This is a pragmatic philosophy of “both…and” that recognizes managers sometimes need data and calculation, at other times they need judgement and experience and they always
need power (but of different kinds). Everything depends on the type of uncertainty that their organizations are facing and to know that takes judgement. Thus professional, situated judgement (and the values it entails) are central to management. Managers are only occasionally detached, objective observers; they are mostly passionate, immersed participants. But it’s “both…and”, not “either/or”: knowing when to “use the other guys’ slides” and when not to. Only when we can embrace and articulate this “post-rational” view of management will we be able to make real progress.
A Pragmatic Philosophy
We need a new interpretive framework to legitimize this fundamentally “eco-logical” perspective on management. This philosophy will have much in common with American pragmatism. Neopragmatist Richard Rorty has put it well: “Pragmatism, by contrast [with positivism], does not erect Science as an idol to fill the space once held by God. It views science as one genre of literature – or, put the other way around, literature and the arts as inquiries, on the same footing as scientific inquiries. Thus it sees ethics as neither more “relative” or “subjective” than scientific theory, nor as needing to be made “scientific”. Physics is a way of trying to cope with various bits of the universe; ethics is a matter of trying to cope with other bits. Mathematics helps physics do its job; literature and the arts helps ethics do its. Some of these inquiries come up with propositions, some with narratives, some with paintings. The question of what proposition to assert, which pictures to look at, what narratives to listen to and comment on and retell, are all questions about what will help us get what we want (or about what we should want.)” (The Consequences of Pragmatism p. xliii)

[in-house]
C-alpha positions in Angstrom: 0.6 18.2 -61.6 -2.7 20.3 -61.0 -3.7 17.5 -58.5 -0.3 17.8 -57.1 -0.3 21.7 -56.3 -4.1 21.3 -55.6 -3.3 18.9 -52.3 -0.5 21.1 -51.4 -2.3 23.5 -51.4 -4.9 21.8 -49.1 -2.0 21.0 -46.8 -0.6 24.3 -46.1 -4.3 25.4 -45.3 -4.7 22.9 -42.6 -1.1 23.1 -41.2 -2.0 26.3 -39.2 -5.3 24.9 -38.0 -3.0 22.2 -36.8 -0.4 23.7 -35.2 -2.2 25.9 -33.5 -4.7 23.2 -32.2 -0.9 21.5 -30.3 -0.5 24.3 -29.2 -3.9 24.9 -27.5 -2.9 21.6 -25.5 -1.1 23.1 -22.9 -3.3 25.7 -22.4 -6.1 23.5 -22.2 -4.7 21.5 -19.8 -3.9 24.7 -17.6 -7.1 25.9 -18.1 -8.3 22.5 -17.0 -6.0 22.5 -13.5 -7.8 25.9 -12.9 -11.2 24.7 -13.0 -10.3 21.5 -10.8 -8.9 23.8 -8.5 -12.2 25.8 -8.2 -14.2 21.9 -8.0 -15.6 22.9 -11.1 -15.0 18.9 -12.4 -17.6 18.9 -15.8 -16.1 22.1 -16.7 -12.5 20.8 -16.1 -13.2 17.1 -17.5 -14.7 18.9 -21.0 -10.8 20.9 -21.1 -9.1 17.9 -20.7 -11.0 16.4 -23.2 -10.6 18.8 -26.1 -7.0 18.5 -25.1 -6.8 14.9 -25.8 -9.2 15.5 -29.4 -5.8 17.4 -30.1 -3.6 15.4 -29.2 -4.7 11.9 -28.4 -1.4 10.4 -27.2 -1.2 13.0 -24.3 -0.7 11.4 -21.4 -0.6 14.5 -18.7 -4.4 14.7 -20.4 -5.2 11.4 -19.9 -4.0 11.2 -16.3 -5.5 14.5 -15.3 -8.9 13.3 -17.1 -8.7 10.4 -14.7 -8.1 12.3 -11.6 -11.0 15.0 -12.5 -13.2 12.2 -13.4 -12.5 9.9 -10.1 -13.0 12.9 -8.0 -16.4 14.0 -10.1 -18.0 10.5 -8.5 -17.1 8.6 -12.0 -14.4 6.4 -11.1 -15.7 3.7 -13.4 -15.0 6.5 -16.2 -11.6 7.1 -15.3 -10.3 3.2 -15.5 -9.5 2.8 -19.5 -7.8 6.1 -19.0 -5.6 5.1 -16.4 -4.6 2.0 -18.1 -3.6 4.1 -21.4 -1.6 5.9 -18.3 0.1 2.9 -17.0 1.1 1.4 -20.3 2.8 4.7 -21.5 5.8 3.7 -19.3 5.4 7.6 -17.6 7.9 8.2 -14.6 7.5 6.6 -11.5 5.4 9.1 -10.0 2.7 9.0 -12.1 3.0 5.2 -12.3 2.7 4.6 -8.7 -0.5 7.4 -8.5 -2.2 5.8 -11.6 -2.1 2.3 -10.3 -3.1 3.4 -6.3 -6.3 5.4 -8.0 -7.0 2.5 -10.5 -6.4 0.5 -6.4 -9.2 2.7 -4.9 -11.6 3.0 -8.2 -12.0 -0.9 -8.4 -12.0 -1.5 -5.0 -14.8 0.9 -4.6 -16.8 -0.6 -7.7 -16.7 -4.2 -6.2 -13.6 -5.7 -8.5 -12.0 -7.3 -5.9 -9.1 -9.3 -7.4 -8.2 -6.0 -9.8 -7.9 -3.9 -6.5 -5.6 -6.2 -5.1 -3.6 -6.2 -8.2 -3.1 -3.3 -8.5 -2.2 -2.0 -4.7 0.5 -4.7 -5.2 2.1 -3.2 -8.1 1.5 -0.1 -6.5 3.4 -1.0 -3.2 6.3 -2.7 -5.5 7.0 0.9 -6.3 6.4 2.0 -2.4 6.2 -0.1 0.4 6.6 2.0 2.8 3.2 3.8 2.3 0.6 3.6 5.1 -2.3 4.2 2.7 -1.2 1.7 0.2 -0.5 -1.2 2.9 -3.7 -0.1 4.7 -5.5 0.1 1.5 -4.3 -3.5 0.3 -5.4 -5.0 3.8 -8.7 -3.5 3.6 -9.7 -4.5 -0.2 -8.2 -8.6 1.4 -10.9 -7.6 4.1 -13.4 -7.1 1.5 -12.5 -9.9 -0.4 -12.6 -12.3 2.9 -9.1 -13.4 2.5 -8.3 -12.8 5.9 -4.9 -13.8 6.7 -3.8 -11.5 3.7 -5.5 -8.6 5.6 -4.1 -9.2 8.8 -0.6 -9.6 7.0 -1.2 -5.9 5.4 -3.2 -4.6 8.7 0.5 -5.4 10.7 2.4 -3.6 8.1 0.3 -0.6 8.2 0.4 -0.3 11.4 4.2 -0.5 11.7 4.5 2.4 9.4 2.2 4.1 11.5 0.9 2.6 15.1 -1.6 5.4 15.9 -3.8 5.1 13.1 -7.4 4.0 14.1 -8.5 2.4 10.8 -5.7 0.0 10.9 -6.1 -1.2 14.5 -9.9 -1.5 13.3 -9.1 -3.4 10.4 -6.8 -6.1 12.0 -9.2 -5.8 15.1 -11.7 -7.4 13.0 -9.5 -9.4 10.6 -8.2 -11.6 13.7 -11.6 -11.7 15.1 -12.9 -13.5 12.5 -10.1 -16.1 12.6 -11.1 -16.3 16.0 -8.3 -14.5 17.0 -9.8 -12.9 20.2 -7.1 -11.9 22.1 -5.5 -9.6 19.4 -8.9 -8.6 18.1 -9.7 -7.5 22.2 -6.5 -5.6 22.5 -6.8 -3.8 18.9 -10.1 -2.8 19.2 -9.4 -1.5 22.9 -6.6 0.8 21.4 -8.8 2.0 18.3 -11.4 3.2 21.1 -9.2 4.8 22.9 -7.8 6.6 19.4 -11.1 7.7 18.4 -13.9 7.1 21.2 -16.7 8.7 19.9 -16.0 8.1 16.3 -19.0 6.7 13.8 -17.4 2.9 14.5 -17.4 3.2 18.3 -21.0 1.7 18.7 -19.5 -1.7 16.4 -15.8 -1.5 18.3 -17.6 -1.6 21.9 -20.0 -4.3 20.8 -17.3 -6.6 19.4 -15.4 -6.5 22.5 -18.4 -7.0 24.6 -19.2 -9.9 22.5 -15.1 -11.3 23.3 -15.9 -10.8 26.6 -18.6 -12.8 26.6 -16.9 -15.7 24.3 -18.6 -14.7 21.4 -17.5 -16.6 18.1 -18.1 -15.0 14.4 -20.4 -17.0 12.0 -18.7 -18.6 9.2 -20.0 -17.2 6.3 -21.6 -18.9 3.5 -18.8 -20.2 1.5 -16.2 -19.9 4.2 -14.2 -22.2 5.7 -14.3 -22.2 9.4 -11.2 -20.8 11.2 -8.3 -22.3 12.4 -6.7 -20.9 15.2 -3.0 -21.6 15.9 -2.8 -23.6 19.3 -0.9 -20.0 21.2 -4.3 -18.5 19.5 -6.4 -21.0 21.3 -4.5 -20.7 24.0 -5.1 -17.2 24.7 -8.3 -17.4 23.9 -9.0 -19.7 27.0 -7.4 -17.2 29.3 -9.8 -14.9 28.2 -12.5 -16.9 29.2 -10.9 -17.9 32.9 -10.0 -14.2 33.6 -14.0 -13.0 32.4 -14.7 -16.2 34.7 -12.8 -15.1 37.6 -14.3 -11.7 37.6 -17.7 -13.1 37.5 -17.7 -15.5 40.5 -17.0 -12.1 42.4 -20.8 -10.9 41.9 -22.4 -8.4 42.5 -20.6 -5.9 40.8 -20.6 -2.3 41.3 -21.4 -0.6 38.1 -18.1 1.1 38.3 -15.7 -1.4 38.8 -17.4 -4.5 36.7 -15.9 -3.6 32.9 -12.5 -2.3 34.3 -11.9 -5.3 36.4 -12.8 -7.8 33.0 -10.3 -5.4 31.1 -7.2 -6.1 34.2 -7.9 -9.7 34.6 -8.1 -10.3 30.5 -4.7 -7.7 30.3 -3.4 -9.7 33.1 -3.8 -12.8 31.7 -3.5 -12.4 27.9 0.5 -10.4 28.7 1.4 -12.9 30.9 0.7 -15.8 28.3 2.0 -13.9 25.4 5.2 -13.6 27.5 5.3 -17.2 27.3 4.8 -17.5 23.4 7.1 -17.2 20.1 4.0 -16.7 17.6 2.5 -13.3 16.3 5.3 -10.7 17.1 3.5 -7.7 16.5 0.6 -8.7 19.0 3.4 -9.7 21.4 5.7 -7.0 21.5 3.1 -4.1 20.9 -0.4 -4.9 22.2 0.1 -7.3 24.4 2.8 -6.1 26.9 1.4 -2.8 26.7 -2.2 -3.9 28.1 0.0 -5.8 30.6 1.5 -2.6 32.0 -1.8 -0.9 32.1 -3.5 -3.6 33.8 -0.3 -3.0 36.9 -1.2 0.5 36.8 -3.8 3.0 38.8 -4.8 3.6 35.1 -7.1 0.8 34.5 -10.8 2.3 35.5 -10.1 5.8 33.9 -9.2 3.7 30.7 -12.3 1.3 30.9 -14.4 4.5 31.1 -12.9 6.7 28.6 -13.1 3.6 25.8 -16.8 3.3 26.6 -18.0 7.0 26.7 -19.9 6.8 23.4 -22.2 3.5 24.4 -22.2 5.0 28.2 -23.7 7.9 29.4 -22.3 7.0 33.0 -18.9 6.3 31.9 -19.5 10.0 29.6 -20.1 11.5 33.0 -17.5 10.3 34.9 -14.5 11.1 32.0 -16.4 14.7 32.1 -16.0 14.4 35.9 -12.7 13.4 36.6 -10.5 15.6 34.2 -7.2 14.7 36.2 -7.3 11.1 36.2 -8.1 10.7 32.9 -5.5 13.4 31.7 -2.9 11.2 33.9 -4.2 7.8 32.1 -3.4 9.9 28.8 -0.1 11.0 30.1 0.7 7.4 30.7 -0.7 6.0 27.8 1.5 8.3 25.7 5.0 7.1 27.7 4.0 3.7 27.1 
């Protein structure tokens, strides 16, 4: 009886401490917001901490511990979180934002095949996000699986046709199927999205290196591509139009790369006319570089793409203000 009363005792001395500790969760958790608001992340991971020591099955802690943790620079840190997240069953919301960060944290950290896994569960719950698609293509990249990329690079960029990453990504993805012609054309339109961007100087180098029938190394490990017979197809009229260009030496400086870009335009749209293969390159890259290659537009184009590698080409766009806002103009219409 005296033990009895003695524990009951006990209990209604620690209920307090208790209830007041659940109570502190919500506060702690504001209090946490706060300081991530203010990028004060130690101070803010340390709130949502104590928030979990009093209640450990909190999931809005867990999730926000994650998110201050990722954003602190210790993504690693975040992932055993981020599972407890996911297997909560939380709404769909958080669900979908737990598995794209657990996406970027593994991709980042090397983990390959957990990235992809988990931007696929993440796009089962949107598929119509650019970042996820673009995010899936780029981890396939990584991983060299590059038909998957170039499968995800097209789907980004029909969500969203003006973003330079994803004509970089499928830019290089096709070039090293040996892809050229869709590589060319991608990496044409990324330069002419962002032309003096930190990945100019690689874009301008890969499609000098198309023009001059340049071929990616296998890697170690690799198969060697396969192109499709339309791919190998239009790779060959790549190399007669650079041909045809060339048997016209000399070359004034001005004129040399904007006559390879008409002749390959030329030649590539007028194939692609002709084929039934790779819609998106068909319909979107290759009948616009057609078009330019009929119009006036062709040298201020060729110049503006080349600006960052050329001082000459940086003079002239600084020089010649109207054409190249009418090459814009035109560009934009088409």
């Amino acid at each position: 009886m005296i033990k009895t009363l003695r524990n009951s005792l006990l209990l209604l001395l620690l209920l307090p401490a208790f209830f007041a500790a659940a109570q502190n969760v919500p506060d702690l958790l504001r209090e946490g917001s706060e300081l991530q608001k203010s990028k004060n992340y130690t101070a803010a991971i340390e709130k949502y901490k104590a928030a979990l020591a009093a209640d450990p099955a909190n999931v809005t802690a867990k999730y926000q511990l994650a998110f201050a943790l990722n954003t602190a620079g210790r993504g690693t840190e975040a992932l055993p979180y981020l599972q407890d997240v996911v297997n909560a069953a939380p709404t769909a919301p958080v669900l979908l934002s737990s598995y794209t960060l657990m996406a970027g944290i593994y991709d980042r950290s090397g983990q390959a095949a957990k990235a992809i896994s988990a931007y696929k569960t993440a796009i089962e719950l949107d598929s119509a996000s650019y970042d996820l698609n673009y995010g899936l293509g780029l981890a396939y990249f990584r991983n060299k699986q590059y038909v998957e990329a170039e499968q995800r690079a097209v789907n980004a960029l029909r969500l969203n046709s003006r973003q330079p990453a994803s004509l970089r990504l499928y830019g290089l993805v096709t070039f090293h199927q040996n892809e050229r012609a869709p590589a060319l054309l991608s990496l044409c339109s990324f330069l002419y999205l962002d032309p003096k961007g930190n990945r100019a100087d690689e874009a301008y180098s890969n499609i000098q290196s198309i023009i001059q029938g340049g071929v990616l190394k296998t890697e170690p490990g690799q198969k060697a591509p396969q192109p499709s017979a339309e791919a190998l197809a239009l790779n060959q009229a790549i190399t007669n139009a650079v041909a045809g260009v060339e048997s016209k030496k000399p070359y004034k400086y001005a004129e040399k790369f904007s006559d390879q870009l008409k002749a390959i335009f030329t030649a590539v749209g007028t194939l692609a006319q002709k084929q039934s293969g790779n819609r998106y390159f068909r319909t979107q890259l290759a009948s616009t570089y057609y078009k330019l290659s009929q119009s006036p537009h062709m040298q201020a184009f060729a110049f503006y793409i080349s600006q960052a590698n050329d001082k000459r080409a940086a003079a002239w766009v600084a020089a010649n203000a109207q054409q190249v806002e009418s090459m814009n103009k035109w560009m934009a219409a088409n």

This post-rational, post-modern framework is one of hope rather than gloom. From this perspective the goal of inquiry is not truth but action: “…to bring consensus on the ends to be achieved and the means used to achieve those ends.” It challenges us to come up with imaginative alternatives to our current beliefs. Imagination and experimentation allow us to create new practices and concepts. Principles don’t drive practice; principles are extracted from practices. That’s why the “whats” (principles) are generic, while the “hows” (practices) are specific. All of which brings us back to management as a practice that can both create and conserve, a calling with both moral and technical strands inextricably entangled with each other. This is where it was, is and always should be.
Surely Peter Drucker would agree!